PMLS Virtual Series 2021 – Pharmacogenomics

On Demand Now Click Here

Oct 19, 2021

9:40-9:45am EST

Welcome & Introduction

Nigel Russell, Founder, Precision Medicine Leaders’ Summits, The Journal of Precision Medicine

9:45-10:15am EST

Pharmacogenomics and Disparities: From Clinical Trials to Individualized Medicine

Howard McLeod, PharmD, FASCO, FCCP, Medical Director, Geriatric Oncology Consortium and Professor, University of South Florida

The processes for developing drugs has streamlined to allow for global recruitment of patients and understanding of the genomic context on which a drug is acting. However, this has resulted in ‘data deserts’ where little or no information is available for understanding the safety and efficacy in many populations. There is also differences in drug benefit or adverse drug events that are observed across groups within a populations. There is an opportunity to bring equity to drug development and routine use of medications, but only if we are purposeful now.

10:15-10:45am EST

Pharmacogenomics in Community Dwelling Older Adults

Elvin Price, PharmD, PhD,  Victor A. Yanchick Associate Professor and Director of the Geriatric Pharmacotherapy at the Virginia Commonwealth University School of Pharmacy and Co-Director of the Institute for Inclusion, Inquiry and Innovation (iCubed) Health and Wellness in Aging Core 

Older community dwelling adults experience more adverse drug events than any other subgroup of adults. Specifically, older adults are most likely to visit emergency departments, become hospitalized, or suffer premature death due to adverse drug events. There is an immediate need for medication safety interventions that can make large-scale improvements for older adults. Pharmacogenomic approaches may prove useful for reducing medication-related adverse events for older community dwelling adults. However, we must recruit diverse cohorts of older adults to evaluate this hypothesis. I will discuss approaches that were used to create a longitudinal pharmacogenomics study within an ethnically diverse cohort of community dwelling older adults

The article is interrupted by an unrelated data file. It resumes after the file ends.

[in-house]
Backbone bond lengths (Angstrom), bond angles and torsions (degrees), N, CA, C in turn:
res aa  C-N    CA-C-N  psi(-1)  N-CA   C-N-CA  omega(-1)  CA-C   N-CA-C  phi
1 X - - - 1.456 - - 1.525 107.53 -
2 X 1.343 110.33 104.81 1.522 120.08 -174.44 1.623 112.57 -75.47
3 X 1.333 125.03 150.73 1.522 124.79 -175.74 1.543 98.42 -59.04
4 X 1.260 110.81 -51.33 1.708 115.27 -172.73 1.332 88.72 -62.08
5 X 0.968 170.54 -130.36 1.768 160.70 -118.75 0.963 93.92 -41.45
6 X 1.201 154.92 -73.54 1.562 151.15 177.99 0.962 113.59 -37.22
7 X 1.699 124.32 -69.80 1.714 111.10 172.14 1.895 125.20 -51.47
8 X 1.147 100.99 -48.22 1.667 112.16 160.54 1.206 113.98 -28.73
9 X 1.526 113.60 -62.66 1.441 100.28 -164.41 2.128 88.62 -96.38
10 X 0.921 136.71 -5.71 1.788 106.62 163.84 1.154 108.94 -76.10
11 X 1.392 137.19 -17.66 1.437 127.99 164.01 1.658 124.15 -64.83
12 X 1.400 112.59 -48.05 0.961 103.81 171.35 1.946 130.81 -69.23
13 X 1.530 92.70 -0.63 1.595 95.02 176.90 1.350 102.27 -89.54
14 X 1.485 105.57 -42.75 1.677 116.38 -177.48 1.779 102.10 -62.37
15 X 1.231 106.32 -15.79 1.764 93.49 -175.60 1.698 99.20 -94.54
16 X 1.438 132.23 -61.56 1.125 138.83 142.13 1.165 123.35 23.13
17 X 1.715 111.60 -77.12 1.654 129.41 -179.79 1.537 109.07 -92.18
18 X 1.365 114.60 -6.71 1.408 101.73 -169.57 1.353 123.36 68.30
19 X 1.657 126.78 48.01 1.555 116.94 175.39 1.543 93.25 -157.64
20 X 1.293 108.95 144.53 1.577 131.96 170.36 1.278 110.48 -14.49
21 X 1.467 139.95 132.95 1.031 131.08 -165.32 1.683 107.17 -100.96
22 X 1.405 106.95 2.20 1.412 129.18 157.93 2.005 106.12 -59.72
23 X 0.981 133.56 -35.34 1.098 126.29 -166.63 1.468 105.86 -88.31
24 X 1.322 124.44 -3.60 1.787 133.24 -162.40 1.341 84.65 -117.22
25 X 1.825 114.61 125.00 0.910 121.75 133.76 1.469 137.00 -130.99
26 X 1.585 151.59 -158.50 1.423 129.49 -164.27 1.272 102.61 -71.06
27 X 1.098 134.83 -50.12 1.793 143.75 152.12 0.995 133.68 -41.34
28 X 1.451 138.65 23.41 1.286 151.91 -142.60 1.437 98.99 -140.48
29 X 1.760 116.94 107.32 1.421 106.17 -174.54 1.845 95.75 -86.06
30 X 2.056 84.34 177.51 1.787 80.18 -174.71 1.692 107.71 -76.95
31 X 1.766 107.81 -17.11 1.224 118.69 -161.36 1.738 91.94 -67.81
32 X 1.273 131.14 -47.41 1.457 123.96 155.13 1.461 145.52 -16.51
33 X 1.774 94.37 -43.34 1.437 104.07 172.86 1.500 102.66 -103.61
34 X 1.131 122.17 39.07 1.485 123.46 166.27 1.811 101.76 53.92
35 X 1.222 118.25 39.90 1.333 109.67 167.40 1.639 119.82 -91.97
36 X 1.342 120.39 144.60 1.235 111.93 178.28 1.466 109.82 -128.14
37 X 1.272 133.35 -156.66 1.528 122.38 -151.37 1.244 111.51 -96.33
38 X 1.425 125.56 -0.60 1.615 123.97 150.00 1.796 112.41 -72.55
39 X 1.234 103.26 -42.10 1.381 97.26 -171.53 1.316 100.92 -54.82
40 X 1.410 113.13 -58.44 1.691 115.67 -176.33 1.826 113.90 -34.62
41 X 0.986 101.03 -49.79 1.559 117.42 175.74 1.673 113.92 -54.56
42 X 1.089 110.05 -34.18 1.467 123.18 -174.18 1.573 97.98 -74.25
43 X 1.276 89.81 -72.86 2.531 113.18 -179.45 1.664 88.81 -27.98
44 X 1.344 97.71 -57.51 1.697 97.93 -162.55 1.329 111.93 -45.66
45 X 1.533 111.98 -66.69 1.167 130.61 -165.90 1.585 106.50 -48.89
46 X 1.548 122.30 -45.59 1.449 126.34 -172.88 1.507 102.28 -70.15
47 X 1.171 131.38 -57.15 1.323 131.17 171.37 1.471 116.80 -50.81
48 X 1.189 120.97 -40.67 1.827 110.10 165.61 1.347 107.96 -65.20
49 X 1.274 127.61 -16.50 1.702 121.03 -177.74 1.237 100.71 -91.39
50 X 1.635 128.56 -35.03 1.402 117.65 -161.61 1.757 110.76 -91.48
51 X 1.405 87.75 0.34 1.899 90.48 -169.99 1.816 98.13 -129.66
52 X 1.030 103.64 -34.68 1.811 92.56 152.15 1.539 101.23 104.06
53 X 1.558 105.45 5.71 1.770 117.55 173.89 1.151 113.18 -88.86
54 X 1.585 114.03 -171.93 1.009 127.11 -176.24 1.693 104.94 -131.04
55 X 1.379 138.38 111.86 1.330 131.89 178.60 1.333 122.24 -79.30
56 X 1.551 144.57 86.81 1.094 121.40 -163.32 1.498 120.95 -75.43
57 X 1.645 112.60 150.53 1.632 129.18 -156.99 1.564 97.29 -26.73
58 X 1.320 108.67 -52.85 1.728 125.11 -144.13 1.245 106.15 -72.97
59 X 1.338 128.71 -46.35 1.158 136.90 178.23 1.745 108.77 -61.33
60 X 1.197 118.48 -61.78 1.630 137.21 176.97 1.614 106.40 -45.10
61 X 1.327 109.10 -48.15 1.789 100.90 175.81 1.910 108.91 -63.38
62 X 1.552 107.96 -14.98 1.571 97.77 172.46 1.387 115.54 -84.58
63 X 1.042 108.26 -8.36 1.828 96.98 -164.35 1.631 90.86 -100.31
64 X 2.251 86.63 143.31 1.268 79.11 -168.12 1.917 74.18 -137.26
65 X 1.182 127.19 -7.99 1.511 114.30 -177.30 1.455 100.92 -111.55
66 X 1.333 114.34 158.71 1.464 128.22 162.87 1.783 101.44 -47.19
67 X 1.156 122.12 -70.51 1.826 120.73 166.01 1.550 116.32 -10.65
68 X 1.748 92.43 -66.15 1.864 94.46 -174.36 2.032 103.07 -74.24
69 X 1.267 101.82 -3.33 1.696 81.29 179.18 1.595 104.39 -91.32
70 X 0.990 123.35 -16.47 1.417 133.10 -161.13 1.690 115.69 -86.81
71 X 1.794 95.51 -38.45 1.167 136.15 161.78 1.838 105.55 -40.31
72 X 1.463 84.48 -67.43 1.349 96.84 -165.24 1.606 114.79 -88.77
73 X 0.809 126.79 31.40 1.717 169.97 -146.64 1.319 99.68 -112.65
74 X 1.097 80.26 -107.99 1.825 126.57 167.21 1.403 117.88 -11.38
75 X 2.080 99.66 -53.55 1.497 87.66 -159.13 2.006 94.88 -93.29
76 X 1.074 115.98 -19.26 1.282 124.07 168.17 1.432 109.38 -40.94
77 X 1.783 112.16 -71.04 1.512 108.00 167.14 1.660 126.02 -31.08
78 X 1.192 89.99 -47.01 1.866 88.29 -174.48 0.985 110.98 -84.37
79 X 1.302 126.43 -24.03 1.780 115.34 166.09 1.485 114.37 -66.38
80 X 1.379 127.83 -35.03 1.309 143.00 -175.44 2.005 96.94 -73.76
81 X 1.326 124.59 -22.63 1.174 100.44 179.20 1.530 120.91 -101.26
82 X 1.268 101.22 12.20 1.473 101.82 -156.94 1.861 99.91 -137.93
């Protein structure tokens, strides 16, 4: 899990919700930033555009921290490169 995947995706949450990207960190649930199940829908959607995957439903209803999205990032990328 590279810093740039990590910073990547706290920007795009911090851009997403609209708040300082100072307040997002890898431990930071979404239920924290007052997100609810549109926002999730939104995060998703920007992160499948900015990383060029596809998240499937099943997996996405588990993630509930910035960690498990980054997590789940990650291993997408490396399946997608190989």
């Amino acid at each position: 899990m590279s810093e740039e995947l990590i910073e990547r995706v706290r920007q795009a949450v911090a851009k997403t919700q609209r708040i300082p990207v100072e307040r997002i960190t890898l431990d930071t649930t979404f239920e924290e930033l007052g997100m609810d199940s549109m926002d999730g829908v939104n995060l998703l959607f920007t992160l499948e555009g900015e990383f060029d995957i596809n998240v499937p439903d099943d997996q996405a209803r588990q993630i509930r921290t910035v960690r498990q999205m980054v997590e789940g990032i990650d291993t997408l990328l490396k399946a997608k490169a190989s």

10:50-11:20am  EST

The Power and the Promise: Making Pharmacogenomics Implementation Effective and Easy

Martin Dawes, PhD, Co-Founder and Chief Scientific Officer, GenXys Health Care Systems

New clinical tools are being offered to address a critical medical need for personalized health care in primary care. This includes decision support tools that predict if a patient will experience an adverse event, require a certain dosage, or benefit more from a different medication because of interactions including how they metabolize a drug. Implementing PGx can, and should, be a straightforward and efficient process. This session will focus on the four steps that make precision prescribing accessible for physicians, pharmacists and other healthcare providers.

11:25-12:25pm  EST

The Importance of Germline Pharmacogenomic Testing for Oncology Patients

Moderator: Julie Ceno-England, MD, Head, Medical Affairs; Interim Chief Medical Officer, OneOme

Panelists: Pashtoon Kasi, MD, MS, Director Colon Cancer Research, Weill Cornell Medicine; Precision Medicine Director, Liquid Biopsy Research, Englander Institute of Precision Medicine; Adrijana Kekic, PharmD,  Pharmacogenomics Clinical Pharmacy Specialist, Assistant Program Director (APD), Community-Based Pharmacy Residency; APD Outpatient Pharmacy Education, Mayo Clinic, Arizona (MCA); David Stenehjem, PharmD, BCOP, Associate Professor, Associate Department Head, Department of Pharmacy Practice and Pharmaceutical Sciences, University of Minnesota, College of Pharmacy;

Through this panel discussion, attendees will learn the value of germline pharmacogenomic testing in oncology. Expert panelists from across the healthcare ecosystem, who have experience implementing and leading pharmacogenomic programs, will share their perspectives and insights in what promises to be an impactful and meaningful discussion. Topics will include:

• The value of PGx testing for oncology patients
• Strategies for program implementation
• Considerations for oncology program design

12:30-1:10pm    EST